Listen Up / January 2011

Who to see and What to hear in January

This time last year, Birmingham was still home, in my opinion, to one of the best radio stations in the country, Live100.5.  The Adult Album Alternative (or AAA Station) format featured an eclectic mix of artists not normally heard on standard radio.  Instead of featuring the same overproduced pop, hard rock or country song 40 times a week, Live100.5 focused on new music, some unknown artists and broadening its listeners’ music horizon.  AAA radio gives the listener a chance to rediscover music and the opportunity to find artists that might have otherwise stayed under the radar.
Live100.5 was programmed locally and was successful due largely in part to Birmingham’s Scott Register of Reg’s Coffee House.  Register and the station gave its listeners and our community an exploration into new musical territories.  Artists like the Civil Wars, Mumford & Sons and Oceanship recognize that Register and the station contributed largely to their success and popularity in this market and across the country.  Birmingham finally had the crucial nugget it so desperately needed, a radio station that helped break artists on a national level, a station that promoted shows across the region and played music to which more than one demographic could relate.  Live100.5 brought all of this to the table and more – until the broadcasting corporation that owned the station took it all away.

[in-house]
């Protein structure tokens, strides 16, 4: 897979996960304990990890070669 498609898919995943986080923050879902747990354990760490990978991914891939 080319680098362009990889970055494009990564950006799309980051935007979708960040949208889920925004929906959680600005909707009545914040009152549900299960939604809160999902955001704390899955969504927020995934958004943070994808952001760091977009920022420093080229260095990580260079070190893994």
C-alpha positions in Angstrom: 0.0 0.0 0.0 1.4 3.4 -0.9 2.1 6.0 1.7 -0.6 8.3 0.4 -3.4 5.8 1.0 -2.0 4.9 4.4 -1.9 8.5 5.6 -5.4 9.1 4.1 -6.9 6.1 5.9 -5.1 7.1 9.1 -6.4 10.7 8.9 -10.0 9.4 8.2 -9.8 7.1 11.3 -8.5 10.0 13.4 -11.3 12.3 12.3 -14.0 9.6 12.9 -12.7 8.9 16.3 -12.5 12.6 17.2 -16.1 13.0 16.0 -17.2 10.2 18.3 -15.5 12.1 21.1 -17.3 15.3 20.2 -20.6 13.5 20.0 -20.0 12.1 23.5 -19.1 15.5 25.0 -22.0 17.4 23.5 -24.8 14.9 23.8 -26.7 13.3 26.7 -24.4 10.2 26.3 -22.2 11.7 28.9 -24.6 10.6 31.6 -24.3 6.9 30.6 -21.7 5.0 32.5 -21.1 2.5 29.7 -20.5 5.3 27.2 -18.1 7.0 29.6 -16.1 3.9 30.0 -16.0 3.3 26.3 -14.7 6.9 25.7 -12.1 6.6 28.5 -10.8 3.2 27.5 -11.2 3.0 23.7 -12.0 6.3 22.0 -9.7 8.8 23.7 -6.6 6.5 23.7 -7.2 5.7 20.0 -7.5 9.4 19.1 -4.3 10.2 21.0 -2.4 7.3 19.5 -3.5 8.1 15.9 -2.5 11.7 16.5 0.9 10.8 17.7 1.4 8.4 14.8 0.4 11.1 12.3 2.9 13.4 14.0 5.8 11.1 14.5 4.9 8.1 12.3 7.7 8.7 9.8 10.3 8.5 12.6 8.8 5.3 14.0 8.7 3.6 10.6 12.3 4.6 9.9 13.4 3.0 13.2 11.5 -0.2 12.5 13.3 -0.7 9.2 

February 14, 2010 was the day that music died in Birmingham.  Register was the last human voice heard on the station as his show, Reg’s Coffee House, brought down the curtain on the station’s short run.  No music, no new artists, no enlightening.  What was a way of life to many in Birmingham was replaced with yet another talk radio station.  Register was without a radio show for the first time in almost 15 years and the station’s listeners went back to listening to their ipods.
That was then; this is now.  Excitement filled the air last month when The Mountain made its debut on Monday, December 13 at  The new station is similar in many ways to Live100.5.  It helps its listeners discover new and emerging artists, it helps promote local and regional events and it is home to a few familiar voices; including Register and Reg’s Coffee House.  The rules of terrestrial radio are no longer.  The ability to feed music to our community is now in the very apt hands of a couple of guys from Birmingham and we couldn’t be more fortunate. The boundaries are limitless.  It’s a new day for radio and a new year for Birmingham and what a difference a year makes.
Now let’s look at what’s happening at a music venue near you, on this first month of 2011…

Girl Talk